Grow Your Own Food

Speaker Tyler making remarks at the program_web.jpg

The Speaker of the House of Representatives Hon. Alex Tyler has urged Liberians to grow their own food in order to feed themselves.

Speaker Tyler made the call recently at the launch of Liberia Business Incubator, a fully incorporated Liberian owned agriculture firm created in 2010 to tackle food insecurity in the country by improving the livelihood of farmers.

Speaker Tyler said Liberia has been depending on imports, even for rice, its staple food and other foods that can be grown in the country.

“It’s time for Liberians to invest in the soil and grow food and fruits that the country will need for survival as means of promoting the Ministry of Agriculture.

“We should stop depending on imported food and fruits and focus our attention on our soil. We have a very rich soil that puts out good produce but we are still focusing on imported foods, which is a major problem for us,” he stated.

He urged Liberians to join farming activities to reduce the prices of foods in the market. He thanked the United States Agency for Development and Food Enterprise Development (USAID FED) for the great job they are doing to empowering local farmers to produce food in the country.

He said the Liberian government will take into consideration the establishment of plants that will help farmers keep their products in better condition.

“The issue that has been difficult to address is how our farmers preserve what they produce. We have established plants for processing facilities but we need to start thinking about building facilities that will preserve the produce,” Speaker Tyler said.

“We’ve been eating rice for too long and it’s important to eat other foods,” he said, adding, “let’s encourage our farmers to work tirelessly in producing the best food and at the same time promote their products by purchasing them.”
USAID FED Chief of Party Agnes Luz disclosed that Liberians have expressed great interest in the agriculture sector that encouraged USAID FED to invest US $75Million in five years to empower Liberians to produce their own food.

She said the farmers have generally benefitted from the provisions of hand tools, better quality cassava planting materials and training that have improved their knowledge in cassava farming.

She pledged her organization’s commitment to continue empowering and improving the lives of farmers by ensuring that farmers in Liberia export food to other countries like the United States and France.
She said her organization began to support LBI through the procurement of cassava processing equipment and helped LBI add value to cassava by processing it into products such as gari, fufu, flour among others.

Commerce Minister Axel Addy asserted that the major problem Liberian farmers are facing is marketing their produce.

He said he has noticed the willingness of Liberians to grow their own food but there is a need for the government to make farmers work more effective by adding value to their produce.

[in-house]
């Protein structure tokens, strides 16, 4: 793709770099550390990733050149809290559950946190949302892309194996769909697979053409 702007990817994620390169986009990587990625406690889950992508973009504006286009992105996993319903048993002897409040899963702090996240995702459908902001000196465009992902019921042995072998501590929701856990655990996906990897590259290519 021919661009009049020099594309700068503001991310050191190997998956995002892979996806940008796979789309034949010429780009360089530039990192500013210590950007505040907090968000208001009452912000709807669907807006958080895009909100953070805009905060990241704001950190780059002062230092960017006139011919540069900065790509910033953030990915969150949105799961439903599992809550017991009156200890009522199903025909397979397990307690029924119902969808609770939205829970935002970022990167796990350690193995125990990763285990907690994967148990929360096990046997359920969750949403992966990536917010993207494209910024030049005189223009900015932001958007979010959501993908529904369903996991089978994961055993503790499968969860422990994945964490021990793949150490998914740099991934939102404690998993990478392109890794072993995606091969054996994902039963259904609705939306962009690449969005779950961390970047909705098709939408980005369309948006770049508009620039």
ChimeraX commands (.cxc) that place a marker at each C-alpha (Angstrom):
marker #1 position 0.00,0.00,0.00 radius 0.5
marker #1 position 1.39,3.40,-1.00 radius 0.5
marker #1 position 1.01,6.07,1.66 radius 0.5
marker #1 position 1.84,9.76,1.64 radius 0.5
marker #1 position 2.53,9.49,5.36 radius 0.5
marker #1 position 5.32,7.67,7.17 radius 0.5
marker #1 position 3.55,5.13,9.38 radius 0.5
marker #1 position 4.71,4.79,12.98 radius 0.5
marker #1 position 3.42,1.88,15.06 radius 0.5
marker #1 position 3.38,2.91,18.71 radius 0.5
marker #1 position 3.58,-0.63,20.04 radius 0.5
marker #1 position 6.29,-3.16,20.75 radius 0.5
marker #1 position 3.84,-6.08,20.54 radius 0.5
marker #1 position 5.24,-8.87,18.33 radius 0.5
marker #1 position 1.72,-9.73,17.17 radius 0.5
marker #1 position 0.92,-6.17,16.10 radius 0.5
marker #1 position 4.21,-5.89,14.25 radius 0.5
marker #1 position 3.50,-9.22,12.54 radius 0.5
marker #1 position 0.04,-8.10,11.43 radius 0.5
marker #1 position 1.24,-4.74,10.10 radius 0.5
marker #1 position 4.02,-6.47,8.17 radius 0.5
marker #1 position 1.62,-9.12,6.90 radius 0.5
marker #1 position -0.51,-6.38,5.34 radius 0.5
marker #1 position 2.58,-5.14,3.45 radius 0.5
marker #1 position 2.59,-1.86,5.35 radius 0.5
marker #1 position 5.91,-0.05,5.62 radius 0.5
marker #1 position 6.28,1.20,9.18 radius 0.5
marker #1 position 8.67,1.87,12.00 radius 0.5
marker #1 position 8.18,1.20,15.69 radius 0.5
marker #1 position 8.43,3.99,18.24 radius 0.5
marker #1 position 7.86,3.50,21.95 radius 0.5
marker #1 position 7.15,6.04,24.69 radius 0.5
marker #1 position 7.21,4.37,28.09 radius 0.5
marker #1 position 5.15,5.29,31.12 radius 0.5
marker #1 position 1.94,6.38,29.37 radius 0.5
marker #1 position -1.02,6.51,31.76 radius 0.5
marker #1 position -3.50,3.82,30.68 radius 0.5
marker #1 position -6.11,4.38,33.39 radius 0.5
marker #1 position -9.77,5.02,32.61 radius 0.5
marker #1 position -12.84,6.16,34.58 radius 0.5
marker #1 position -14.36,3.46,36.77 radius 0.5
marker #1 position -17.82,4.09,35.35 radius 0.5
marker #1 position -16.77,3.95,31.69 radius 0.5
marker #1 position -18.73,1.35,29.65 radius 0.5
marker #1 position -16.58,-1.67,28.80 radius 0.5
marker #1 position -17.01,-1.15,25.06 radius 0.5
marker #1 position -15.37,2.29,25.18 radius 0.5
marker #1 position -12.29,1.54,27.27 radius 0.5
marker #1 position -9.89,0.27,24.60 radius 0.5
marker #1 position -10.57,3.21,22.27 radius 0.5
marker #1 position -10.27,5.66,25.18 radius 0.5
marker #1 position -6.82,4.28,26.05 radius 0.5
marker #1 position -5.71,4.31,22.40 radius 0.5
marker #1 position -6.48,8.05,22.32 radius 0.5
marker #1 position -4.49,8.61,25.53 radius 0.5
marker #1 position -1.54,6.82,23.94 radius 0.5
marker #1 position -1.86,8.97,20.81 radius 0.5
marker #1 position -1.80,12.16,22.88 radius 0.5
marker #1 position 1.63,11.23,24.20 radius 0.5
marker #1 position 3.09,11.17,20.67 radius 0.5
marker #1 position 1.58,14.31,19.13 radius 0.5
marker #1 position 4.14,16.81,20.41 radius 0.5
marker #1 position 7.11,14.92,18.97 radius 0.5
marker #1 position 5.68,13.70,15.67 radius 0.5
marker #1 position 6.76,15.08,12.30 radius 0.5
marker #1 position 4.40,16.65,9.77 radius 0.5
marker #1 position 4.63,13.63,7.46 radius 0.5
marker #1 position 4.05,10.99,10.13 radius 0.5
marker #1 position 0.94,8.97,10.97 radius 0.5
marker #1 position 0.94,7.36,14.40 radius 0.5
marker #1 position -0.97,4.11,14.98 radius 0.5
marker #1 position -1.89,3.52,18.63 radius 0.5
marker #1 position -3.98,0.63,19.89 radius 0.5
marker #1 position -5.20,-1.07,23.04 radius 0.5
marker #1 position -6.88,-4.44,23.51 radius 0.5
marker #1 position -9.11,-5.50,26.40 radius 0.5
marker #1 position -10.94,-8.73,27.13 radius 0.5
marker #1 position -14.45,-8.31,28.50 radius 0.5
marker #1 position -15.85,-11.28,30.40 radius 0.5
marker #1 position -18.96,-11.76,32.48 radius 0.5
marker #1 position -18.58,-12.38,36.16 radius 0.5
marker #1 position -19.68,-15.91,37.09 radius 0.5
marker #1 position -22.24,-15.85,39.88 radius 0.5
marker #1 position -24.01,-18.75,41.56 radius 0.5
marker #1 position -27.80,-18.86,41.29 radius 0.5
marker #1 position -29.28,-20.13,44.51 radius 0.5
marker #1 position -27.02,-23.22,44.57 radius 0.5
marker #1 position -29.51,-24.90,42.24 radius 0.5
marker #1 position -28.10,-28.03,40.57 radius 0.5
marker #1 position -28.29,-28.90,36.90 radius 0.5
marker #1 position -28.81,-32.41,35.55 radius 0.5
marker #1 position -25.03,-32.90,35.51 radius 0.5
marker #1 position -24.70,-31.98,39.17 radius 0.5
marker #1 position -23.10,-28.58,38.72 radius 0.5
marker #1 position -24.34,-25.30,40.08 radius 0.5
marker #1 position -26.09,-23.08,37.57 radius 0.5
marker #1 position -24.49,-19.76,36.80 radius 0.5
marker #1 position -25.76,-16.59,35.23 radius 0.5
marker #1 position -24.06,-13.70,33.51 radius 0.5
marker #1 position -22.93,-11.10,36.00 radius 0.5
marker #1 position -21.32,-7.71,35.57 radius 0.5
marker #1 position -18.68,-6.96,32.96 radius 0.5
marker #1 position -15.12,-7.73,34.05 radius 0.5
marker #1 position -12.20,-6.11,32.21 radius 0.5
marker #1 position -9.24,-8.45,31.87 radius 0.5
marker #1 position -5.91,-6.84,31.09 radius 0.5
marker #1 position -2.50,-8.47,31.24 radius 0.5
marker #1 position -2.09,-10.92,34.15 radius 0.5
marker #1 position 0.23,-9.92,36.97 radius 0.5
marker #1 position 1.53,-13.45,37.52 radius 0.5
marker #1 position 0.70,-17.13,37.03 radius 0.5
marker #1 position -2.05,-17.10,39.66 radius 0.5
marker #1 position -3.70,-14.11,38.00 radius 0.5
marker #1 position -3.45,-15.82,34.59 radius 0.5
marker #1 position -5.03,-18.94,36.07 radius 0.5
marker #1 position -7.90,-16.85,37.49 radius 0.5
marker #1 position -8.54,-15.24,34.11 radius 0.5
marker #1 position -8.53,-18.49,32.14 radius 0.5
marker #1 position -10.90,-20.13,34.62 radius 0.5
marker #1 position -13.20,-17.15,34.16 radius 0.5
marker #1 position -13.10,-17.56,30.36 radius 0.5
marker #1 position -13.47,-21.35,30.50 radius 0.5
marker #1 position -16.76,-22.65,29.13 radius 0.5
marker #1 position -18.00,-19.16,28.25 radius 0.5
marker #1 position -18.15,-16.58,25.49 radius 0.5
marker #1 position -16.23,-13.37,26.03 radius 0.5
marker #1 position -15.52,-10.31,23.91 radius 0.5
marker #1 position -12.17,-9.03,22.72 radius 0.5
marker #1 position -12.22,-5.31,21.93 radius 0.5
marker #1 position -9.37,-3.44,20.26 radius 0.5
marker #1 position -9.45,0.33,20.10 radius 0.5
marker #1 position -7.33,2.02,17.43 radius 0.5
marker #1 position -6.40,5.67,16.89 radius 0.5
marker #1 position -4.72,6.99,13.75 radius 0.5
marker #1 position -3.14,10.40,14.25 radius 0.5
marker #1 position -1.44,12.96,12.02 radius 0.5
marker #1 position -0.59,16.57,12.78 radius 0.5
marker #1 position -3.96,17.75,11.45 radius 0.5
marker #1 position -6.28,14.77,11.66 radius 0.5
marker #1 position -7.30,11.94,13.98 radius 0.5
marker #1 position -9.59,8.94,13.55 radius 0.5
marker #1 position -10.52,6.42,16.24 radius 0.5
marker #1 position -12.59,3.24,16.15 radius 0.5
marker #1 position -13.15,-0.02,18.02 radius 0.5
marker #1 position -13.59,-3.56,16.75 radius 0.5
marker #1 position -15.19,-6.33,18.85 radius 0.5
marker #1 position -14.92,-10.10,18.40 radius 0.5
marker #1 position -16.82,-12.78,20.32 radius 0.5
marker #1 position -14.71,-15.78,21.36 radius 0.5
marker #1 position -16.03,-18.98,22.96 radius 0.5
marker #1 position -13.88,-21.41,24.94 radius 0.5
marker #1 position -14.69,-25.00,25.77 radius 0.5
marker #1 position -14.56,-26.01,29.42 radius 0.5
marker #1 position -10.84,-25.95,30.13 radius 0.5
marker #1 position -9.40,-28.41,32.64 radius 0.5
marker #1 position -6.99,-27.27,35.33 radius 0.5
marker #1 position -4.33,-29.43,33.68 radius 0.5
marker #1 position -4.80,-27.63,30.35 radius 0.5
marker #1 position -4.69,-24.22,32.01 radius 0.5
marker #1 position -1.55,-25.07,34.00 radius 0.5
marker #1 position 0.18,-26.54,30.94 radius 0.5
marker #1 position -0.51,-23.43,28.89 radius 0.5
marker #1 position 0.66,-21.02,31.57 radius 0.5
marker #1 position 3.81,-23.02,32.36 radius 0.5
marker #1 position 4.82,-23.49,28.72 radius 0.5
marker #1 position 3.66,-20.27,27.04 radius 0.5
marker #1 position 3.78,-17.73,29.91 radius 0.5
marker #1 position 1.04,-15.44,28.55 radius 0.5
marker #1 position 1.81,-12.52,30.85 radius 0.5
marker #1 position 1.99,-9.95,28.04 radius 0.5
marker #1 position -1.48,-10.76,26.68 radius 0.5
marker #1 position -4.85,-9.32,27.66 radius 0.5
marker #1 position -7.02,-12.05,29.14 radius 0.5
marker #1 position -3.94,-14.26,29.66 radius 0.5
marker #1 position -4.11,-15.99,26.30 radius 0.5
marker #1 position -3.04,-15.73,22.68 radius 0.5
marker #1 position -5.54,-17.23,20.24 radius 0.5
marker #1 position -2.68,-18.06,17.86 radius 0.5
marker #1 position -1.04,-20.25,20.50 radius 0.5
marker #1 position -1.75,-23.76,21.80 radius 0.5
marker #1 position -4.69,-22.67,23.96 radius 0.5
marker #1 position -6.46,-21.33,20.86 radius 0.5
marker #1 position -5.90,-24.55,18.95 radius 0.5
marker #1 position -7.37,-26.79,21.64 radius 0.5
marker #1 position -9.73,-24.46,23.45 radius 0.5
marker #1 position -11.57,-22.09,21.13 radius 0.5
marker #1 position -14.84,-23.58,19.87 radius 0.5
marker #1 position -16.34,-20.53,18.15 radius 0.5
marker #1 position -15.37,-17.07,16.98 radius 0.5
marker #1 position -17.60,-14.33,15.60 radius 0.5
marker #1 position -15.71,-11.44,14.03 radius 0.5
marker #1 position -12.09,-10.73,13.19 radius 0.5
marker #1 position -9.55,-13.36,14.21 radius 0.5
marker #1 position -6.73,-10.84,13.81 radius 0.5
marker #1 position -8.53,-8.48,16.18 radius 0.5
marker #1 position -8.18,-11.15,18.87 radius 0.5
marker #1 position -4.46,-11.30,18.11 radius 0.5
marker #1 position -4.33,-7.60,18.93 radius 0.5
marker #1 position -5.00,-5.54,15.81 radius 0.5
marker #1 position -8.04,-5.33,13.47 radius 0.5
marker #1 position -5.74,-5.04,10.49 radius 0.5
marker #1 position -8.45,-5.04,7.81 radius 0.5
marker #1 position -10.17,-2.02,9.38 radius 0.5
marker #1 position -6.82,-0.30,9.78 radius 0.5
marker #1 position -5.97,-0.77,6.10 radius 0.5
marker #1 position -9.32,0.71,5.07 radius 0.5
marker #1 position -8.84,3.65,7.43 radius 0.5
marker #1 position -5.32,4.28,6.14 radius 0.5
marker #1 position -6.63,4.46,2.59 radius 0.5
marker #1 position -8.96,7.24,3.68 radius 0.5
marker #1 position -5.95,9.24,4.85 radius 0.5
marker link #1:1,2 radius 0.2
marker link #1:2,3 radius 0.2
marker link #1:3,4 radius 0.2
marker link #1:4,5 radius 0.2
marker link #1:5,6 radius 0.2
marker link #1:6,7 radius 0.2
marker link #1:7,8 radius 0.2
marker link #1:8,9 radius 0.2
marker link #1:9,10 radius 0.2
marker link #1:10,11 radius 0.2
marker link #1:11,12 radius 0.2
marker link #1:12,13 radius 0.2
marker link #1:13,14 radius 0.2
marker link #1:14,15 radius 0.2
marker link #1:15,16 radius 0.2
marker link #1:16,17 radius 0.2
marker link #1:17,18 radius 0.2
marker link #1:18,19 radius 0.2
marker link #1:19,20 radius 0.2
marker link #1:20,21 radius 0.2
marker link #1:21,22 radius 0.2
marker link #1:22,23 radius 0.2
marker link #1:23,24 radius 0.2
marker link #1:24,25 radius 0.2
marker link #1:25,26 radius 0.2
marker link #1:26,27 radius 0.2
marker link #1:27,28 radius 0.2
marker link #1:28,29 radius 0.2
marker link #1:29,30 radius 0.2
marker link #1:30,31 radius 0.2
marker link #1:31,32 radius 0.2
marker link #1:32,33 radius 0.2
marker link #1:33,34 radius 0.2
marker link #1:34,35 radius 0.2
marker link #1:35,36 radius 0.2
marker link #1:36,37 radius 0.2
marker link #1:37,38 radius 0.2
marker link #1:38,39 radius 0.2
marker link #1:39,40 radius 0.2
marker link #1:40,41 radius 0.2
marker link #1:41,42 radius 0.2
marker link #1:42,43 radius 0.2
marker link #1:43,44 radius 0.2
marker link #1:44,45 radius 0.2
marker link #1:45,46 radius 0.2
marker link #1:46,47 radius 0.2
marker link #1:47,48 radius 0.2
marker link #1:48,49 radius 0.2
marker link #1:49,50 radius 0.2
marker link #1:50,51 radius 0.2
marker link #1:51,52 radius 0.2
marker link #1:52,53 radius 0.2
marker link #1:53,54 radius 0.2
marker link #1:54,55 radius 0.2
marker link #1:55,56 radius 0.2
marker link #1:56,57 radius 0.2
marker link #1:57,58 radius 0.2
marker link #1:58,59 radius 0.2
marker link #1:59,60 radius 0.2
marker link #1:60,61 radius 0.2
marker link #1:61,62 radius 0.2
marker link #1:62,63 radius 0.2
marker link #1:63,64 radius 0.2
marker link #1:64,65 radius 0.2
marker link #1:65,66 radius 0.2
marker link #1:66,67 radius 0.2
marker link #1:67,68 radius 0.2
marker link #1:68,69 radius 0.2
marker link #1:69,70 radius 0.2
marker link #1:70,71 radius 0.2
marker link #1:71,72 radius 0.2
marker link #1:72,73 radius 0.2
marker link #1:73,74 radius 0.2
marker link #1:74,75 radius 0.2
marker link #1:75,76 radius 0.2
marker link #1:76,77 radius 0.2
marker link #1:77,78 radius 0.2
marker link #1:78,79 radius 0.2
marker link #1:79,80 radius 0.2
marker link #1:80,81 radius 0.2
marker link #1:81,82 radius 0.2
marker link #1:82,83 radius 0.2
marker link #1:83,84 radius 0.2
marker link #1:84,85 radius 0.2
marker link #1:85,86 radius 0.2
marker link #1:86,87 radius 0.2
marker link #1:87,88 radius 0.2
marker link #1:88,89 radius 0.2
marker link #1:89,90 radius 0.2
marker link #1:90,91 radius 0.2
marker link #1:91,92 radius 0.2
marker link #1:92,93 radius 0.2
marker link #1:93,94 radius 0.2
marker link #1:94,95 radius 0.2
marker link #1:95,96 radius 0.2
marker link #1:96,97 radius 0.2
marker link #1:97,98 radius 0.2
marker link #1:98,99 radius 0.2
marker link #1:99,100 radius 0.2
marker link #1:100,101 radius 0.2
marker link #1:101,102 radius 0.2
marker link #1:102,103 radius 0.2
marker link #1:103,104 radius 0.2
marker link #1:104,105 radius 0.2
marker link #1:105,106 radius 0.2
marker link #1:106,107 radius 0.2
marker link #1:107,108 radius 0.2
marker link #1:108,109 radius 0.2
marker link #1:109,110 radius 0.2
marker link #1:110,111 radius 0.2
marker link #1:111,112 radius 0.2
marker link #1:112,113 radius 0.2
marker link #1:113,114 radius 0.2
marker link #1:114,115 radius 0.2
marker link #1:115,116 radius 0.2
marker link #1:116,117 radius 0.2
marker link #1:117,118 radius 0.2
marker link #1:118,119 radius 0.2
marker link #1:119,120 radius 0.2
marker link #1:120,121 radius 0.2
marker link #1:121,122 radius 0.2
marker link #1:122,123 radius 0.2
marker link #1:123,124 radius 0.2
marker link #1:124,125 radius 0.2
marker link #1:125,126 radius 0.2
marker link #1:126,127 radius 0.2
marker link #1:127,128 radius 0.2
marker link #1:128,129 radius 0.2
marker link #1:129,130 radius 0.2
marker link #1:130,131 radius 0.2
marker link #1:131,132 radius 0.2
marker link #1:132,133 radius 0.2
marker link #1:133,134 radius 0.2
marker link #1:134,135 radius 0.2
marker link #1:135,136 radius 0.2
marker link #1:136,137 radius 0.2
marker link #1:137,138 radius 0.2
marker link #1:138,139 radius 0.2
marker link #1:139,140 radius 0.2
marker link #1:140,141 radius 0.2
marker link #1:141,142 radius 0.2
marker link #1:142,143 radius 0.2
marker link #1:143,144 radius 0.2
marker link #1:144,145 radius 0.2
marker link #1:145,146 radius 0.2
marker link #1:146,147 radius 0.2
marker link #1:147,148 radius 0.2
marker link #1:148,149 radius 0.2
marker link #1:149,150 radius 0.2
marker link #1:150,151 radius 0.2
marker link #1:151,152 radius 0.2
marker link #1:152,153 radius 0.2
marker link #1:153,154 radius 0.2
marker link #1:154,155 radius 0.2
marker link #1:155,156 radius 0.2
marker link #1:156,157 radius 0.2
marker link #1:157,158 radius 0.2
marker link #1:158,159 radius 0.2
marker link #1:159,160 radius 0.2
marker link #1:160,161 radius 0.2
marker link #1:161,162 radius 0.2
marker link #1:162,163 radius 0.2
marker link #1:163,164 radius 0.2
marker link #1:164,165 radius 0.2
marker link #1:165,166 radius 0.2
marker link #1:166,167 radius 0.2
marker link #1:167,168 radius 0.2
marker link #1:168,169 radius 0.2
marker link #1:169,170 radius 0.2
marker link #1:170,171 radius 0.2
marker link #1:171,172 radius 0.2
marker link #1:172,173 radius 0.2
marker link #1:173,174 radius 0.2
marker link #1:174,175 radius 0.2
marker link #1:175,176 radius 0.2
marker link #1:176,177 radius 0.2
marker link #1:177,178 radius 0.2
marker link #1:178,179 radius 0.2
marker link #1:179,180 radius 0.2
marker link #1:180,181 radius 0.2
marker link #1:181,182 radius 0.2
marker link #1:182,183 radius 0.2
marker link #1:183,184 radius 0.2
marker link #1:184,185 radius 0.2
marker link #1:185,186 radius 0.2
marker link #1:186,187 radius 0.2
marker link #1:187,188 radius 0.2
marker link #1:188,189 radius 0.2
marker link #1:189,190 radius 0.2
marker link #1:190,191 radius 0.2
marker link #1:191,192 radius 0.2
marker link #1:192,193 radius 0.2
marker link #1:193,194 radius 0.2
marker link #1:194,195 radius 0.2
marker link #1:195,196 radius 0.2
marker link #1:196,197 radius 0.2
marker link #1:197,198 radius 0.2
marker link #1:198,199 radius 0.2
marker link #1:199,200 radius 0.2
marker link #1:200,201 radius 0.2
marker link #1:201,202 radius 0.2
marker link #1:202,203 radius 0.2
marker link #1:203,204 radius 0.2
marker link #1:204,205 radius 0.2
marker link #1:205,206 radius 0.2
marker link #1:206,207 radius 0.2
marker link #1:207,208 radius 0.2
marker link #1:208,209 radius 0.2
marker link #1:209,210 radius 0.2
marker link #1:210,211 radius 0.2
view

“They are being put into place and we need to pass a bill that government will buy 25% of what is produced by farmers in terms of rice, cassava among others,” Minister Addy said.

He urged farmers to improve their activities by adding more values to their production by fixing different kinds of food.

“Transformation does not come from government alone but the citizens must take up the challenge to improve the living conditions of everyone by contributing to the country,” he said.

The LBI cassava processing facility’s CEO Rugie Barry said what prompted her to establish the processing industry is to improve her country’s agriculture activities by providing and processing Liberia’s local food.

“Cassava is Liberia’s second staple crop and one of the primary sources of income for rural farmers and it plays a role in food security, especially since it can be harvested before the rice harvest and is often planted as a follow-on crop to rice.

“Following my travel to other countries, I noticed that all of the food that grow in Liberia were processed and sold in super markets and other areas, and after I attended the African Women Entrepreneurship Program (AWEP-Liberia),it encouraged me to begin investing into planting cassava and today my dream of having a processing industry has come true,” Rugie explained.

She disclosed that she has started exporting locally made products including gari, fufu, among others to the United States and hoped to export them to other countries.

Meanwhile, the United States Agency for International Development Food and Enterprise Development (USAID FED) Program in collaboration with the Government of Liberia (GoL) inaugurated the Liberia Business Incubator (LBI) Cassava Processing Facility recently in Lower Virginia, Montserrado County.


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